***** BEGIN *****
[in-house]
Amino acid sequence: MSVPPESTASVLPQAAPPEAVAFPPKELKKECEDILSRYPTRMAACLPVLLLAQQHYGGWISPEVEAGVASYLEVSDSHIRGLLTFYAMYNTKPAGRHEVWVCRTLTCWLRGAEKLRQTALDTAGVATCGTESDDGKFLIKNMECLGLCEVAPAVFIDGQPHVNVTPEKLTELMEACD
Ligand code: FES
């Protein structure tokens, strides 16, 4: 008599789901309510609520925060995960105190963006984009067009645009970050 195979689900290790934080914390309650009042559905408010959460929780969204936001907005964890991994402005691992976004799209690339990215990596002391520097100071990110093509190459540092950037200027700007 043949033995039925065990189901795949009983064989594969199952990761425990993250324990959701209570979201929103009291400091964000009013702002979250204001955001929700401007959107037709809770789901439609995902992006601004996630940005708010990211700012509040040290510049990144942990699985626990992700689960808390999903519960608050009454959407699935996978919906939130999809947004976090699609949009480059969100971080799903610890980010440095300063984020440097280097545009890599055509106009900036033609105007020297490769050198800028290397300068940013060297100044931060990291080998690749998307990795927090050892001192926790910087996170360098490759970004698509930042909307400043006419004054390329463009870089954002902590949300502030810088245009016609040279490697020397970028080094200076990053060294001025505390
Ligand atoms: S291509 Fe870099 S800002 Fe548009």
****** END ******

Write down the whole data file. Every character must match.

[in-house]
Amino acid sequence: MSVPPESTASVLPQAAPPEAVAFPPKELKKECEDILSRYPTRMAACLPVLLLAQQHYGGWISPEVEAGVASYLEVSDSHIRGLLTFYAMYNTKPAGRHEVWVCRTLTCWLRGAEKLRQTALDTAGVATCGTESDDGKFLIKNMECLGLCEVAPAVFIDGQPHVNVTPEKLTELMEACD
Ligand code: FES
């Protein structure tokens, strides 16, 4: 008599789901309510609520925060995960105190963006984009067009645009970050 195979689900290790934080914390309650009042559905408010959460929780969204936001907005964890991994402005691992976004799209690339990215990596002391520097100071990110093509190459540092950037200027700007 043949033995039925065990189901795949009983064989594969199952990761425990993250324990959701209570979201929103009291400091964000009013702002979250204001955001929700401007959107037709809770789901439609995902992006601004996630940005708010990211700012509040040290510049990144942990699985626990992700689960808390999903519960608050009454959407699935996978919906939130999809947004976090699609949009480059969100971080799903610890980010440095300063984020440097280097545009890599055509106009900036033609105007020297490769050198800028290397300068940013060297100044931060990291080998690749998307990795927090050892001192926790910087996170360098490759970004698509930042909307400043006419004054390329463009870089954002902590949300502030810088245009016609040279490697020397970028080094200076990053060294001025505390
Ligand atoms: S291509 Fe870099 S800002 Fe548009």